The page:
It’s not the same thing to me as it is for those who adhere to the ‘business-as-usual’ paradigm. I’m grateful for progress in slow time. I’m grateful for a slow but steady weed-eater who munches the mallow, bindweed, and purslane at his own pace day after day all summer long, amazingly keeping it in check throughout the yarden.
I’m grateful for the slow progress of peppers, and all the other plants in the garden. They take their time growing roots and leaves, then slowly bring on blossoms and set fruit, and the fruits ripen incrementally day by day until suddenly there’s a flood of them ready to eat, freeze, can.
I’m grateful for the slow progress of the tropical drapes, envisioned as a dream decades ago. I spent years collecting fabrics for them, all cotton, many shades and patterns of greens, a few browns, blues and other colors. I spent months creating the keystone appliqués for each panel… and then I boxed them all up after my mother died and I returned home to a house unlivable that took four months to disinfect. The brick floor was grouted with mouse shit; every flat surface in the house was covered in mouse shit, from the bottoms of the kitchen cabinets to the dresser drawers upstairs. But I digress: that’s another story. Suffice to say I didn’t pull out the drapes or any other creative endeavor for a long time after that, until the stench of Clorox was a distant memory, the brick floor replaced, the dresser burned, and so much more effort expended to reclaim my sacred space.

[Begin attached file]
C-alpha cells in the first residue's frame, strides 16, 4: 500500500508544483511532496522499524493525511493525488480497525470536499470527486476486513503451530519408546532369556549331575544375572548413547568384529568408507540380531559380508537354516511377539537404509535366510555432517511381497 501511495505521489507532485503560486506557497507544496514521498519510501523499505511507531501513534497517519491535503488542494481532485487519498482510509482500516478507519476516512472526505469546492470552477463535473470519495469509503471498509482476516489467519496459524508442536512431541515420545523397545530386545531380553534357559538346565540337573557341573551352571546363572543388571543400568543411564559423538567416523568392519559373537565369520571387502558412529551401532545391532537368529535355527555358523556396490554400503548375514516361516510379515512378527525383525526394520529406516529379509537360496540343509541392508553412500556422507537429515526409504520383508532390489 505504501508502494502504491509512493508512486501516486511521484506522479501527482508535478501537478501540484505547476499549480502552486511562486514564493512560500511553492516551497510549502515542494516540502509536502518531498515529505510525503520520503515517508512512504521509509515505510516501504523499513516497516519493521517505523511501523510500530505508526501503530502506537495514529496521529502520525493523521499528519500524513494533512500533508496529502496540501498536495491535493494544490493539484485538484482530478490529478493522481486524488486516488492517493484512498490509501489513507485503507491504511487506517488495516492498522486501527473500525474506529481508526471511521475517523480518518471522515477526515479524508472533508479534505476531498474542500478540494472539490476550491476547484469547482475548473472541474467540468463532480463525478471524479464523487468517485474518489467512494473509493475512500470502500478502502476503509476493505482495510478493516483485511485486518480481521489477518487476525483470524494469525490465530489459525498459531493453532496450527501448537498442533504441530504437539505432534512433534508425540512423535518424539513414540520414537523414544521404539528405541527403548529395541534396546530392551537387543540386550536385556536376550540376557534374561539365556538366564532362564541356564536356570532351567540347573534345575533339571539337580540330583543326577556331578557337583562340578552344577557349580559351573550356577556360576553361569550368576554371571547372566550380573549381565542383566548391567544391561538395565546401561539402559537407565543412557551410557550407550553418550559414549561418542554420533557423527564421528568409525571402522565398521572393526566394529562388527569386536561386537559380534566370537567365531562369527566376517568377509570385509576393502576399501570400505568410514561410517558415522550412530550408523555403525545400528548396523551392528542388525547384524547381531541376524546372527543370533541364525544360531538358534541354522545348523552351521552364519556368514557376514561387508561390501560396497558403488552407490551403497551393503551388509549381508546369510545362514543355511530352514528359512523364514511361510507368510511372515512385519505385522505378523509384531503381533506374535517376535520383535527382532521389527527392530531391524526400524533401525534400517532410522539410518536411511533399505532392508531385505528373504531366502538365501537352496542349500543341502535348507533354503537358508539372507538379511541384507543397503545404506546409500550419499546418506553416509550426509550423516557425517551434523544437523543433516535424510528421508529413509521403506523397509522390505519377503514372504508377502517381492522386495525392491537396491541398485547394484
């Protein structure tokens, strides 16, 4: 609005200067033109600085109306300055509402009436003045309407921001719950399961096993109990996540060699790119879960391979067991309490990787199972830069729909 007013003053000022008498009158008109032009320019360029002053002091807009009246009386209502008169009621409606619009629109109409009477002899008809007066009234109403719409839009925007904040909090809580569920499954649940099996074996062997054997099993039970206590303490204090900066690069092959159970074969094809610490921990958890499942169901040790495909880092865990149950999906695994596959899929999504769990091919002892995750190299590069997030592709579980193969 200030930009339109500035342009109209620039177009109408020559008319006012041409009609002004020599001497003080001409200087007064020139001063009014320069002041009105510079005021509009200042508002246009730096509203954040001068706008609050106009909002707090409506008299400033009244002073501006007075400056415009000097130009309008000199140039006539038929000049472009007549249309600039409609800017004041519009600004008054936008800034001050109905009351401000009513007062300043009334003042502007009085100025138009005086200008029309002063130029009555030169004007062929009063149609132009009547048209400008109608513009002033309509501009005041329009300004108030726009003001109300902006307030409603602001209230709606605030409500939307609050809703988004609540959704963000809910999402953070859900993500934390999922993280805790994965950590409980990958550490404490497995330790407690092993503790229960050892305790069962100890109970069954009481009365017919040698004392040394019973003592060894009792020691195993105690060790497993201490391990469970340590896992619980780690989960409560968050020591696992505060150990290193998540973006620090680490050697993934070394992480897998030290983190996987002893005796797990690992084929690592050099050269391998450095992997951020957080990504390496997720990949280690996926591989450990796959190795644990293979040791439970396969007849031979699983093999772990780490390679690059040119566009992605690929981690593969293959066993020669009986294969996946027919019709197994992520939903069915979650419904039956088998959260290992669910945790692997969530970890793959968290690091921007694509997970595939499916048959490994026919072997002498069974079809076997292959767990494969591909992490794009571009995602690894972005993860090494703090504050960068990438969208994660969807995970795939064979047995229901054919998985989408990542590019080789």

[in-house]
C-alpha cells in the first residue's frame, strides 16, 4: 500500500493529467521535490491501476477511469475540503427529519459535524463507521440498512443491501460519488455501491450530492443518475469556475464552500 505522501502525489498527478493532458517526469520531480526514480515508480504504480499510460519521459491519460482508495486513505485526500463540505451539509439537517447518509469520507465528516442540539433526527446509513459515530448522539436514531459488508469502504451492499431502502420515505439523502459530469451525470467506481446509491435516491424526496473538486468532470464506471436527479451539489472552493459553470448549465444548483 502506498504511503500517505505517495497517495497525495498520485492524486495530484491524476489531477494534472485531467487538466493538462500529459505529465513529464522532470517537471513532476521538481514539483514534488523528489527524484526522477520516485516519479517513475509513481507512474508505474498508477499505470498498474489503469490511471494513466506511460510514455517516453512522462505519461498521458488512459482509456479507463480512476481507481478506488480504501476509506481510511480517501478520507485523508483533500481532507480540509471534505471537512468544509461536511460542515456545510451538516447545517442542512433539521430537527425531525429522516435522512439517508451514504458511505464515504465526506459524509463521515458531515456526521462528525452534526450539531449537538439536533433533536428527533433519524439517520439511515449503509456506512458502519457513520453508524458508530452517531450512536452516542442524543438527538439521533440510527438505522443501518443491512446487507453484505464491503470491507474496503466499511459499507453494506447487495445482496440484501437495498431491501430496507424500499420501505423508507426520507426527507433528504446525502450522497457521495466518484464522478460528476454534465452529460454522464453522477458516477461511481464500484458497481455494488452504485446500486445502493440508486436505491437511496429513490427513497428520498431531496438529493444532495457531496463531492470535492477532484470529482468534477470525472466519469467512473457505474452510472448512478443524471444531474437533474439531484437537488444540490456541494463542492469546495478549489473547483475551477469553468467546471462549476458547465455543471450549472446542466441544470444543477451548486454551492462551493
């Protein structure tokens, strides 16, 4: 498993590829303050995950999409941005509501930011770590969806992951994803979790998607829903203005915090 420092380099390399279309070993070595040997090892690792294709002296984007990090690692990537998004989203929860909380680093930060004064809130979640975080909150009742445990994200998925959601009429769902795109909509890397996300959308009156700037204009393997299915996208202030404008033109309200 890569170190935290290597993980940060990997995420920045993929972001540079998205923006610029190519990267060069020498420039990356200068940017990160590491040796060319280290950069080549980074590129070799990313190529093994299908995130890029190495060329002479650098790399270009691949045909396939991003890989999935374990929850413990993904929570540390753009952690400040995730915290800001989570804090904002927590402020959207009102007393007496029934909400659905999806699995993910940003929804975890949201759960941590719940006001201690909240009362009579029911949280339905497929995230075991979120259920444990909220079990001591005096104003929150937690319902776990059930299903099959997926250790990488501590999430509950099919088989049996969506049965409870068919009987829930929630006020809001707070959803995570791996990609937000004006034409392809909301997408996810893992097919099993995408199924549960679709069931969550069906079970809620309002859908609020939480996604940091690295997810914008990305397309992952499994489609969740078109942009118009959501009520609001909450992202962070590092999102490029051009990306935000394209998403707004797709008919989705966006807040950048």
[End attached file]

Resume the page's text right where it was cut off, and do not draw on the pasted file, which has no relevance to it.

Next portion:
Life careened onward, and every winter I thought I should get back to those drapes for the sunroom. But I never did, until finally this summer life’s demands slowed down a little bit and I looked to Biko for inspiration on how to move through my days: slow and steady, taking a little bite of this, a little bite of that, as I amble through the hours with peace and ease. Finally accepting my own tortoise pace, that’s what I call progress.